Ah, the humble egg. Rarely does it figure so prominently in our culinary lexicon as it does at Eastertime. And as I’m working on a post about ways to fit the pets into your Sunday celebration, I decided it was only fitting that we do a little egg recipe in today’s Cooking with Koa segment.
If you’re going to have a bunch of people around who are going to try to be feeding your dog any one of a number of wildly inappropriate traditional Easter foods, it’s always wise to have a super special dog-only treat on hand to convince those wayward guests that you aren’t neglecting your pets and it really is OK to leave the Vienna sausages on the table. So in that vein, today we’re taking on devilled eggs, Koa style.
First, you need to boil your eggs. There are lots of ways to achieve this, some involving voodoo and pressure cookers and complicated heating algorithms, but I try to keep it simple. I do the ‘cover in cool water, bring to boil, and leave for 10 minutes’ approach.
It’s still hard to get those puppies peeled, especially if the eggs aren’t old, but you do the best you can. Since I’m making these for the dogs, the cosmetic appeal is rather academic anyway.
Step 2: Perform your egg lobotomy by making a circumferential cut about 1/3 of the way down. You’ll also want to cut a bit off the bottom so the egg can stand up. These eggs were just shy of being fully hard boiled, so you may want to give yours longer than 10 minutes in the hot water.
Step 3: Make the egg filling. Remove the yolks from your egg whites and mash. Traditional devilled egg recipes call for something like 1/4 cup of mayonnaise or ranch dressing for every 6 egg yolks, but we’re trying to make these a little less fat-laden for the dogs so I used fat-free greek yogurt instead. It still makes the yolks a proper consistency and reduces the calorie count significantly.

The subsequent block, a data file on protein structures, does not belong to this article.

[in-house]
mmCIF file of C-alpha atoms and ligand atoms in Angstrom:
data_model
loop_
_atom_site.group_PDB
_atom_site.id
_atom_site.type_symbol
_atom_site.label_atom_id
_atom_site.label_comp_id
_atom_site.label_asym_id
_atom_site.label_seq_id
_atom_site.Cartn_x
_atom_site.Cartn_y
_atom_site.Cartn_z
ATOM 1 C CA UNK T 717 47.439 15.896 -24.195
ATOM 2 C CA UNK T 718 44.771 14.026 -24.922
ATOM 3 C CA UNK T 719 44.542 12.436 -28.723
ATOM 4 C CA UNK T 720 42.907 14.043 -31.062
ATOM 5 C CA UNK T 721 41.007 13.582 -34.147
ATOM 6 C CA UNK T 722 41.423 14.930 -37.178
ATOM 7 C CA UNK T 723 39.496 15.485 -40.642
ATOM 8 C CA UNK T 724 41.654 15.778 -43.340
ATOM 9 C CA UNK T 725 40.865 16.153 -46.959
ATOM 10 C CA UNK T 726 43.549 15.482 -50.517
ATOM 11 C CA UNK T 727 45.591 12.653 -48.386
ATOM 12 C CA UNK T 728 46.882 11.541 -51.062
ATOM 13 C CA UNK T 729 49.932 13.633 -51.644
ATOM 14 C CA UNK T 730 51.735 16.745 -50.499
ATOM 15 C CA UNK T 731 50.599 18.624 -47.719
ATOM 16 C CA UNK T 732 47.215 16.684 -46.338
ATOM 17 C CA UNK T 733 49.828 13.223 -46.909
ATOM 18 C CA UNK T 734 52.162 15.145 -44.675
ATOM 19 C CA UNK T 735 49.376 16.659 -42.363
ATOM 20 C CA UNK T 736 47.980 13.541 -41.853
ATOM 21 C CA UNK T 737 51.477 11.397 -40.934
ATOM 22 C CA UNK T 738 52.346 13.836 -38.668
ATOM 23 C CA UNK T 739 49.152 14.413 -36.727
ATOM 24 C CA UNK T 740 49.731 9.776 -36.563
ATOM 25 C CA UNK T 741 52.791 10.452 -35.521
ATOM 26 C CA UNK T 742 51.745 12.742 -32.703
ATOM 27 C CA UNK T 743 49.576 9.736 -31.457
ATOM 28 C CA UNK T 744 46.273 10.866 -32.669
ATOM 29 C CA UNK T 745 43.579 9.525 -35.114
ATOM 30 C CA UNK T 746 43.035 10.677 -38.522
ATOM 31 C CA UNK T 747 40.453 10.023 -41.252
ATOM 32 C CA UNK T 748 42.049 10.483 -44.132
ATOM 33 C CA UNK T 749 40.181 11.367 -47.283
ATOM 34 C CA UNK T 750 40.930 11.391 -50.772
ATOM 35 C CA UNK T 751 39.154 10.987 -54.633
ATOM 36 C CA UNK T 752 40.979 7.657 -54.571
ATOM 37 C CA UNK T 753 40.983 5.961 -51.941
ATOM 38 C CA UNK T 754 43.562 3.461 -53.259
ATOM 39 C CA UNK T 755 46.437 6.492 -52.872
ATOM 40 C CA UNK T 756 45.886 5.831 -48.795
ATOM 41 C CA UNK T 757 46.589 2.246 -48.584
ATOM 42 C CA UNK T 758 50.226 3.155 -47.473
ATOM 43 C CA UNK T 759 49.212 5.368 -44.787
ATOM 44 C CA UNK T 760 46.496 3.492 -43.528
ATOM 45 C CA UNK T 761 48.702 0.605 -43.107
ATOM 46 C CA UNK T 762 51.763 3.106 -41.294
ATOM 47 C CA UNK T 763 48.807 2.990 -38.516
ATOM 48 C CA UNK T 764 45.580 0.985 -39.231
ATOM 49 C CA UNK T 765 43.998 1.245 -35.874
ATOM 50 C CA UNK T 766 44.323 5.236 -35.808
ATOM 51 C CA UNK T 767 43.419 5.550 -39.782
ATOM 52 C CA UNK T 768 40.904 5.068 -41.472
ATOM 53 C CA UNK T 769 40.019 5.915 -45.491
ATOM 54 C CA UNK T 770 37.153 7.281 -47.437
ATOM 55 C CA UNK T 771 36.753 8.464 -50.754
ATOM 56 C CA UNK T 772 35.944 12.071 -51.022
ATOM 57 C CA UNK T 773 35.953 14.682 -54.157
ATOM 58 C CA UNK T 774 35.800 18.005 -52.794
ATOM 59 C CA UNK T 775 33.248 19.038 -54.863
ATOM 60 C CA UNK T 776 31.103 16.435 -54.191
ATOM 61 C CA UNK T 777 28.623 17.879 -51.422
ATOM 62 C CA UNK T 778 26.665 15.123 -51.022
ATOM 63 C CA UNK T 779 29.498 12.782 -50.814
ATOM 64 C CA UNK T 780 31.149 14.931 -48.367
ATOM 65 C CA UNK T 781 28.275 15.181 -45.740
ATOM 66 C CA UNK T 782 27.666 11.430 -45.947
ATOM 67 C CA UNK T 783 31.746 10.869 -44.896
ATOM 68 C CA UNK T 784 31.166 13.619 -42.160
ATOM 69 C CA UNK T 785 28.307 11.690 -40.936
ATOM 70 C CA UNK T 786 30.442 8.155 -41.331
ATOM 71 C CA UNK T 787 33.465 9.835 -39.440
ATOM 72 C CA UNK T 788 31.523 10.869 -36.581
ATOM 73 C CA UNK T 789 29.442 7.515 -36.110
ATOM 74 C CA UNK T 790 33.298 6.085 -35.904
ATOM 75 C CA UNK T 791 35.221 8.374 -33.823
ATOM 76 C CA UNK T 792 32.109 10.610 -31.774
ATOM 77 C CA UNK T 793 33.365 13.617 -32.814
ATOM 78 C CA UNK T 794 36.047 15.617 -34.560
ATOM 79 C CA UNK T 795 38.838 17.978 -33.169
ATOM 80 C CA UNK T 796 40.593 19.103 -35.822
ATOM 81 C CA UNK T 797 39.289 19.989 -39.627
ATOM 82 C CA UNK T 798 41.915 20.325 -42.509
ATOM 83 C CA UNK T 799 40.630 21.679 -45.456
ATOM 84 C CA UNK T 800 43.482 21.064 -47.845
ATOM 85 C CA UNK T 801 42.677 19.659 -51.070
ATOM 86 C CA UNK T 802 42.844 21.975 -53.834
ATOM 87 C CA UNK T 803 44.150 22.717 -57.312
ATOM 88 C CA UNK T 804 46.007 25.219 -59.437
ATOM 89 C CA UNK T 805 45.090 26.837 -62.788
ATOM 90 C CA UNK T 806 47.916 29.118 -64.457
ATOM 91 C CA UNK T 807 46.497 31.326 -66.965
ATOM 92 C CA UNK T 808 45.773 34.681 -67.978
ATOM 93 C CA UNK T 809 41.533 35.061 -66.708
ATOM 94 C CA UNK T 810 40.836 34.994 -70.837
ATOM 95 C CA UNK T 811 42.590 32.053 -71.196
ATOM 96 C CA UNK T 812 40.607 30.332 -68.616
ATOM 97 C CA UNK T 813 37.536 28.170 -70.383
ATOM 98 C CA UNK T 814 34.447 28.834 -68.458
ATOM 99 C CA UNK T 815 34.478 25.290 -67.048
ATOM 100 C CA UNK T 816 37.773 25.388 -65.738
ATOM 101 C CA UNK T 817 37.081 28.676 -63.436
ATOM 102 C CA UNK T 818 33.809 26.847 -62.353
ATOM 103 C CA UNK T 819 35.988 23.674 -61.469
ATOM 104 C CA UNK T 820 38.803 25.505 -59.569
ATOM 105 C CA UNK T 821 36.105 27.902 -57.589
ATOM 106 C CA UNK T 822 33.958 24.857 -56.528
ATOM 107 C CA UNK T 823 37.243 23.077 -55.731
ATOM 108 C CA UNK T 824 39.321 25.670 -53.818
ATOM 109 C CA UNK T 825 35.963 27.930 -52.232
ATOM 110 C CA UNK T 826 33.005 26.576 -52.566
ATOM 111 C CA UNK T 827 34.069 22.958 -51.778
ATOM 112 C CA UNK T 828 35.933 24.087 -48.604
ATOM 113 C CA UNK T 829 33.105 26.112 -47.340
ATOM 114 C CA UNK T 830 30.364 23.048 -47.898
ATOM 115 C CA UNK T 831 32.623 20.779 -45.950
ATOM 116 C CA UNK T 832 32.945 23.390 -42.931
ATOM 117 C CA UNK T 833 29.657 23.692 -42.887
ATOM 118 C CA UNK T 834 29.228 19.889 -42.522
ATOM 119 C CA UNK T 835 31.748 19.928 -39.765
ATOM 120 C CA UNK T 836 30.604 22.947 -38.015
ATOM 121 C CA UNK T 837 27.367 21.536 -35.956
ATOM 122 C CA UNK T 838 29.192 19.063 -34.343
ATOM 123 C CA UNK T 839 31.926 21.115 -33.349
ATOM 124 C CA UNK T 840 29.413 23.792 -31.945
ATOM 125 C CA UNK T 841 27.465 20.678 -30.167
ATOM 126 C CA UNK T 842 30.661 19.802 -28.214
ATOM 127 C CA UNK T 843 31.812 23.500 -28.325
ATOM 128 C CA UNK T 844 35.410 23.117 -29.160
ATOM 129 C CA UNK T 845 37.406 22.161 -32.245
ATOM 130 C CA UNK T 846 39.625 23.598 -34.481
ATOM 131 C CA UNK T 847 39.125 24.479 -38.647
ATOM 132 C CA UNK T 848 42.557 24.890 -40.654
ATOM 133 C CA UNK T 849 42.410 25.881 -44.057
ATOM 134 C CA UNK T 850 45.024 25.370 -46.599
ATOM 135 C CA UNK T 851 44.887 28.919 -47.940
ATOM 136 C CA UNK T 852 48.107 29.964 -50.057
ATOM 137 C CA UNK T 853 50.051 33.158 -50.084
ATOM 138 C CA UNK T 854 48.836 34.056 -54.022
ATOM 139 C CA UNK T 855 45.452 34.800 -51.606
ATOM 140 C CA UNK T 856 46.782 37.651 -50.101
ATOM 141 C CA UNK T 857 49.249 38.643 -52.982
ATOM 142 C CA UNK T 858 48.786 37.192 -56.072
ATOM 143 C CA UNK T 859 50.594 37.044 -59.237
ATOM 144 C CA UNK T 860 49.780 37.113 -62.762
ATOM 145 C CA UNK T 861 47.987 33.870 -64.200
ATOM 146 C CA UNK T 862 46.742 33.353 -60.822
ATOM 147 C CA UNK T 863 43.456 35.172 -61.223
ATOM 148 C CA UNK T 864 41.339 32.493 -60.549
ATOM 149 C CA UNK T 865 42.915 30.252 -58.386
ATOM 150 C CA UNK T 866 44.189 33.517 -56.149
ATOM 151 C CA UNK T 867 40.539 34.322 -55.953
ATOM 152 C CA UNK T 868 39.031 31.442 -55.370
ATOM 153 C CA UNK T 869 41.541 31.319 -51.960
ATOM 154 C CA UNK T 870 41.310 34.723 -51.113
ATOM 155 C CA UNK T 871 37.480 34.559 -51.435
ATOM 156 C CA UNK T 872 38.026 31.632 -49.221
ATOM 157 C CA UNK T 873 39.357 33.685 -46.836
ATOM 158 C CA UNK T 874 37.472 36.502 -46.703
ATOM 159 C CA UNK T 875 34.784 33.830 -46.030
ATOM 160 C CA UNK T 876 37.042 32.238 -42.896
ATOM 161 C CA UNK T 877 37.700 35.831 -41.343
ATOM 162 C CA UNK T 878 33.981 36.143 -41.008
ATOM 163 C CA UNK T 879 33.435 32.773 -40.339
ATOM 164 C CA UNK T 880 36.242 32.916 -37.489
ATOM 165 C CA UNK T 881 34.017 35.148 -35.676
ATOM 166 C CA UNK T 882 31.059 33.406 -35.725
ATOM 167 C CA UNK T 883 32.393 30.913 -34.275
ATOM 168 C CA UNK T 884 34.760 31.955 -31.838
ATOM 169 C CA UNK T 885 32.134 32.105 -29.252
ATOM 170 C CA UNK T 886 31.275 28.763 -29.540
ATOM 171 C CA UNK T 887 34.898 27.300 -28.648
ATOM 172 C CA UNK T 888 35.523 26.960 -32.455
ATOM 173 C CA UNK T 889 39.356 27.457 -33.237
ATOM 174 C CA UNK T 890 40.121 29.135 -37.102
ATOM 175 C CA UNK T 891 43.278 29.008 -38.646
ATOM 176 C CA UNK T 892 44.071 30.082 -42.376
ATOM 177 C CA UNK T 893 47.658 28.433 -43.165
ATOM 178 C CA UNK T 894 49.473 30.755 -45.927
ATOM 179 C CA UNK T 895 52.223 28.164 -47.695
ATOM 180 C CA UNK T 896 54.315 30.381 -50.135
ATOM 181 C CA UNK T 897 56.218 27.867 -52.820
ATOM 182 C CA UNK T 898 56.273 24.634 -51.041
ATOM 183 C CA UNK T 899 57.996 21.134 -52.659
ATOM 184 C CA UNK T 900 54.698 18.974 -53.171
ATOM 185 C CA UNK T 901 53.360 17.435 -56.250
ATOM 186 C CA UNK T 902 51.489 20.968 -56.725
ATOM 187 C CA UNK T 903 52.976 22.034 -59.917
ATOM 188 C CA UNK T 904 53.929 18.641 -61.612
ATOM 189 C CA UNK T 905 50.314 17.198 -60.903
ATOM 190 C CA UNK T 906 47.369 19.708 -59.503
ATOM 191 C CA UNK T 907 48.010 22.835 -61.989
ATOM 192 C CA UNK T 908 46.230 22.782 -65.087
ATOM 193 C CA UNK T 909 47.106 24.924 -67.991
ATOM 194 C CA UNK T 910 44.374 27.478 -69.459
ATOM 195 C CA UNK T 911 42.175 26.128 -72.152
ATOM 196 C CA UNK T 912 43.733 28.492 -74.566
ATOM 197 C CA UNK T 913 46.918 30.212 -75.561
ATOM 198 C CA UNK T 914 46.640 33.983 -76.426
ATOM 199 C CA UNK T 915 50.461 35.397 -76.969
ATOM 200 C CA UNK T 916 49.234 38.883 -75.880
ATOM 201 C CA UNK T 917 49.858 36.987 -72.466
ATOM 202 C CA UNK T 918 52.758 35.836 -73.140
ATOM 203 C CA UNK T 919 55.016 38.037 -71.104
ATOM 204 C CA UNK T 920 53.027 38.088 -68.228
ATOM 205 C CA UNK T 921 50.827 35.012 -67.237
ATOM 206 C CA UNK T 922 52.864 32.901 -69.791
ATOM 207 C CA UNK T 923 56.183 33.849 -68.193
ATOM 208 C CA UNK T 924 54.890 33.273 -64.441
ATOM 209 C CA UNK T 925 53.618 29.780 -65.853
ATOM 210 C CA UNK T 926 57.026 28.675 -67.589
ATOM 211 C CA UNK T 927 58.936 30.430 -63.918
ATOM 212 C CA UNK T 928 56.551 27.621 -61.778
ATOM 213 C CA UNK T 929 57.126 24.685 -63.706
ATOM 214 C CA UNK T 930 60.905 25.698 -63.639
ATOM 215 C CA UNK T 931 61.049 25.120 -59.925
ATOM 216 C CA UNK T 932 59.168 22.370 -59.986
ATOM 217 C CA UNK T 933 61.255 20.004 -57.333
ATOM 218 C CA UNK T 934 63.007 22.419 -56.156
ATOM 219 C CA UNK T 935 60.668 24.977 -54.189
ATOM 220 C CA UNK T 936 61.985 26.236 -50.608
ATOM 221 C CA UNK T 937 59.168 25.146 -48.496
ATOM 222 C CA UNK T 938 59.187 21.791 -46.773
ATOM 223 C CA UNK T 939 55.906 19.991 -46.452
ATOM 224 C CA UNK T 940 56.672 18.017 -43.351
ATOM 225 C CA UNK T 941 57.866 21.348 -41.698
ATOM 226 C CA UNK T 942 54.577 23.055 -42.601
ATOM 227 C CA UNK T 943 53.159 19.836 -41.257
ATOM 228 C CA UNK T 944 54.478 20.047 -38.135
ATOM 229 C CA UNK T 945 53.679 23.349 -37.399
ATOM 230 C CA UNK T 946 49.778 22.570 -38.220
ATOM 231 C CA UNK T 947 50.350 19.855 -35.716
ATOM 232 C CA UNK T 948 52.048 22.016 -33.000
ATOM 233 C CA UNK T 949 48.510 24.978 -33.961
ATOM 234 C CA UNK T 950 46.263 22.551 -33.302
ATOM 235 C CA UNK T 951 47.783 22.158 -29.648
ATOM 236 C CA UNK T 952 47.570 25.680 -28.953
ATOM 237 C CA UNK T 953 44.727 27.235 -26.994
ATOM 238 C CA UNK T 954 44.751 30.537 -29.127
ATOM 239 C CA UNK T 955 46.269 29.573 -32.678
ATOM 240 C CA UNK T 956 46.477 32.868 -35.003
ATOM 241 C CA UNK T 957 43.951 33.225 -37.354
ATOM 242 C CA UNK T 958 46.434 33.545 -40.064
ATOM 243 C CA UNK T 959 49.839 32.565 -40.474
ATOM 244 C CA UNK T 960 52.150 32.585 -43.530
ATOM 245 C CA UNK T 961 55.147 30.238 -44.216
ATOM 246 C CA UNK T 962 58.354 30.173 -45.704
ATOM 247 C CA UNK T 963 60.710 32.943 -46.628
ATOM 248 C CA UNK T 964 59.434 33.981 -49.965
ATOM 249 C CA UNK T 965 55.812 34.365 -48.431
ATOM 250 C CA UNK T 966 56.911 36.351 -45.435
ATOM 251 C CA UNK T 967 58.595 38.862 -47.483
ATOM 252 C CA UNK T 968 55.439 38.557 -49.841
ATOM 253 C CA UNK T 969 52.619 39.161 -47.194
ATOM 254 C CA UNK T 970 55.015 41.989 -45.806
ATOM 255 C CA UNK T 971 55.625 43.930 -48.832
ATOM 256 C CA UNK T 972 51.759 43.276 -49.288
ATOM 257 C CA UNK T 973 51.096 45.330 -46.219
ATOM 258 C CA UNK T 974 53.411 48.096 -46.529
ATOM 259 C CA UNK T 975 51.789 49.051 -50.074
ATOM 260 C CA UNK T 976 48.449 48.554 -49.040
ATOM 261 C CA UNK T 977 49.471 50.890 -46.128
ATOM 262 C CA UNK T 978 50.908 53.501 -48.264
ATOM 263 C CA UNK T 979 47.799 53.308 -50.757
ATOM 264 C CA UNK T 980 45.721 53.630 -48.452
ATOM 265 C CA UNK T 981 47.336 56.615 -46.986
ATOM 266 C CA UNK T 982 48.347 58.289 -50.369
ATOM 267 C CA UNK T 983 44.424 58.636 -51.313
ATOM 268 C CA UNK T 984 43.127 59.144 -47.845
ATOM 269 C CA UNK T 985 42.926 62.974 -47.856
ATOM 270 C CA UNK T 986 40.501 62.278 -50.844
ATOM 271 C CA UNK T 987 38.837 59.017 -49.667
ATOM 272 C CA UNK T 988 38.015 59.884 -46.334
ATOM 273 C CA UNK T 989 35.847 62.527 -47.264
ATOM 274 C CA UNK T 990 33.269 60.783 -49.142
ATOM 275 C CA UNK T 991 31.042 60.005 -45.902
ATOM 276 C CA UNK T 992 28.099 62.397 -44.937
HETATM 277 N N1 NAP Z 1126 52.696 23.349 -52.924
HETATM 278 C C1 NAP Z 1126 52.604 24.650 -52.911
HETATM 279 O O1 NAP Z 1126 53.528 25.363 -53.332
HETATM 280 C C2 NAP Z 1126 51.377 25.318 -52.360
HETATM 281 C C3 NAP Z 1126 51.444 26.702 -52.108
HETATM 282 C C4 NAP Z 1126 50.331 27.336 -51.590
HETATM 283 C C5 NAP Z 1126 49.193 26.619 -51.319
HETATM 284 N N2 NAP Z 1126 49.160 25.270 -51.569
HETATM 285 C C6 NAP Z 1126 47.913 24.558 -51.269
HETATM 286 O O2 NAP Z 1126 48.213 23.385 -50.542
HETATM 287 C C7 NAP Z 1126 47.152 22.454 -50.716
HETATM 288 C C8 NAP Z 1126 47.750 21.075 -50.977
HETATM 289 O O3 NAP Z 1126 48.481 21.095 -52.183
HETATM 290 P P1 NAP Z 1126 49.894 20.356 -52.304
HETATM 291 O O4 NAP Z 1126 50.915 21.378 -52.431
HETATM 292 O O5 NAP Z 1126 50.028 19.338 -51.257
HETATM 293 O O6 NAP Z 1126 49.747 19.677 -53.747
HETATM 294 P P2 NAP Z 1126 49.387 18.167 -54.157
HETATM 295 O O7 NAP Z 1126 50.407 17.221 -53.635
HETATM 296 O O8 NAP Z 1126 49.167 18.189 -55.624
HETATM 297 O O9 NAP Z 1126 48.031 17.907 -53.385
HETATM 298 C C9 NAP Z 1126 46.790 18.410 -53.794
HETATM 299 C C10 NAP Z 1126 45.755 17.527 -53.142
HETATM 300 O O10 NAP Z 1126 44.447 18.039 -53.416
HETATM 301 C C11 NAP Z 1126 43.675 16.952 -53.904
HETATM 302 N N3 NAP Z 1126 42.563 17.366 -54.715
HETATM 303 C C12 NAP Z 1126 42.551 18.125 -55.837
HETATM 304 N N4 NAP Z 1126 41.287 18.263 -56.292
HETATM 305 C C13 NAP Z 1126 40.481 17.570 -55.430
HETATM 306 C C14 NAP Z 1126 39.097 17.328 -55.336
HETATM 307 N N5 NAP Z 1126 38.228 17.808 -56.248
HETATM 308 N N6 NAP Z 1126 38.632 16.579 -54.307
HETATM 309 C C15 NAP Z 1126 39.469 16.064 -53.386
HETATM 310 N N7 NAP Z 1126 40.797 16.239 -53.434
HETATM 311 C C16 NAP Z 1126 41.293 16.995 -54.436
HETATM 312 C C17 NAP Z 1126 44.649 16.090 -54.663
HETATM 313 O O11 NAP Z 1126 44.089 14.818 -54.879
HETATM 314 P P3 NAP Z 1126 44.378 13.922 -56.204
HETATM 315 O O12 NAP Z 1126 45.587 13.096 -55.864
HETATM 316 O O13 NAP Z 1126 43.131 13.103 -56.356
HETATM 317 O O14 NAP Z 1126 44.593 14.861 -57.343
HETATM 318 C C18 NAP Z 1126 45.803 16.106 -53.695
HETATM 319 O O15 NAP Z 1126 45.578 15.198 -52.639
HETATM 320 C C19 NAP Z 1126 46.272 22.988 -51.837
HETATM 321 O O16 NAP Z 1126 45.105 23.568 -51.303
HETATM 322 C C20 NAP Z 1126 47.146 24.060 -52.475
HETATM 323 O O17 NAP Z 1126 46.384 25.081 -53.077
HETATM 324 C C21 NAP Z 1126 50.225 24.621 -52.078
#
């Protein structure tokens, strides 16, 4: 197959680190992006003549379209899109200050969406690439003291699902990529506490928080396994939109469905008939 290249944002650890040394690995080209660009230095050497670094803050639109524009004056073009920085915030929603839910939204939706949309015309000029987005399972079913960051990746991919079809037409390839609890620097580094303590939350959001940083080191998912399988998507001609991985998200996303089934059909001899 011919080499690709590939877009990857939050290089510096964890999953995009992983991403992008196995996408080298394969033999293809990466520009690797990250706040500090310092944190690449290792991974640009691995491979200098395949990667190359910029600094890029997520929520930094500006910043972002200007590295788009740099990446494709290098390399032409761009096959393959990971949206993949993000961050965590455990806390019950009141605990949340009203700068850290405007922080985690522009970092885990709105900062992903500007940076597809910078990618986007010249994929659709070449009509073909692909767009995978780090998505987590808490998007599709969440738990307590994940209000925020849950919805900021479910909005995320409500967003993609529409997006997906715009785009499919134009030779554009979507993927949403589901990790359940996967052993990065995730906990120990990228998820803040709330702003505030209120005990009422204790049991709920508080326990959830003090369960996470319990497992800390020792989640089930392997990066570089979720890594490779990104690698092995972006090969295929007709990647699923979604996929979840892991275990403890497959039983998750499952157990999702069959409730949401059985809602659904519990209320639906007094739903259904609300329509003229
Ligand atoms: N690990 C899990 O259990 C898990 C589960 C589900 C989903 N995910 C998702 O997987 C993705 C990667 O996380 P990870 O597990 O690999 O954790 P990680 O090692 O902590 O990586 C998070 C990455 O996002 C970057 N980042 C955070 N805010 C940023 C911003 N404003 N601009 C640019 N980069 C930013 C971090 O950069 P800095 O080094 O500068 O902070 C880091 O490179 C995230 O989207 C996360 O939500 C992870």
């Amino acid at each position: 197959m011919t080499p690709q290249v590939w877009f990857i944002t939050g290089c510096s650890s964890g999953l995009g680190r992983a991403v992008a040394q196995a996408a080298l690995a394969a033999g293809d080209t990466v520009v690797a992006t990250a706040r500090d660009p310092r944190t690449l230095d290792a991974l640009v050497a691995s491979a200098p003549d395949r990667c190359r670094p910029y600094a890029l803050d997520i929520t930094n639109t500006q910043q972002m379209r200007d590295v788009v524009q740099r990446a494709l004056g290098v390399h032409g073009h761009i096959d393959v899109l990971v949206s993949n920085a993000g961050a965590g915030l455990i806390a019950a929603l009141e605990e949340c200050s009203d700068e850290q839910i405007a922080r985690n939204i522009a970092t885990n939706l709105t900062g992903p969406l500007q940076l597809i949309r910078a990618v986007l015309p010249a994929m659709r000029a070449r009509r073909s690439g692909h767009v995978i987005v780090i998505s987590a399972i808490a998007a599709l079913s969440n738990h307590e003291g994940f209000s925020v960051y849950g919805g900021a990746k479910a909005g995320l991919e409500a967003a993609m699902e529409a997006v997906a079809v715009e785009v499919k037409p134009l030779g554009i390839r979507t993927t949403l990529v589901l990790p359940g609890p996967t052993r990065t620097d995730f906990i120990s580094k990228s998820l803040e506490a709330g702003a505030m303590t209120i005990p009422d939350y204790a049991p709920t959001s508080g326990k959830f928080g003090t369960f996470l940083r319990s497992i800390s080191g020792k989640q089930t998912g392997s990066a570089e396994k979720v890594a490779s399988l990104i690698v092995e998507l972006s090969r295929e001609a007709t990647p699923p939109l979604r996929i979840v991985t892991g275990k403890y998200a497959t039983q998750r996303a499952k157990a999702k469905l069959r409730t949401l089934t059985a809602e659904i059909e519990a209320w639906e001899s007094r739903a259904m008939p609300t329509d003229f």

I skipped the other traditional seasonings you might see like horseradish or mustard or paprika, since dogs aren’t known for being big horseradish fans. If you want to go even healthier, you can substitute mashed garbanzo beans for up to half of the egg yolks.
Step 4: Fill the eggs back up with the yolks and try the hat on for size. I used a little piping tool to fill the eggs but only because my husband told me if I didn’t use a kitchen tool for over a year I needed to get rid of it, and now I can say I used it. If the top of the egg slides off, you can trim it a bit.
Step 5: Make the face! I used carrots for the beak and feet and pieces of olive for the eyes. Sure, you may be asking yourself “What kind of insane person spends time making eyes for their devilled eggs for the dogs?” but most of the people who wonder that don’t read this blog anyway, having been scared away long before now. Come on. It’s a special occasion.
Step 6: Go for broke. You’re already halfway there, so why not stick a piece of dill or rosemary in his cap. And some carrot chips for his feet. And some curls of radish and carrot to fill his ramekin nest. See? If you have one of these in the fridge waiting for the dogs, there’s no way Uncle Art can argue with you that your poor sad dog looks so sad and needs ‘just one bite’ of a Peep.
If you’re really lucky, your kids might even want to try one, but if your kids are anything like mine, once the grandparents show up they’ll be in too much of a candy coma to notice real eggs anyway. They may be a lost cause, but the dogs don’t have to be. Bone appetit!
As always, if there’s a question as to the appropriateness of an ingredient for your pet, check with your vet before feeding it to your dog. No more than 10% of your dog’s daily calories should come from treats. One egg prepared as directed contains approximately 70-80 calories.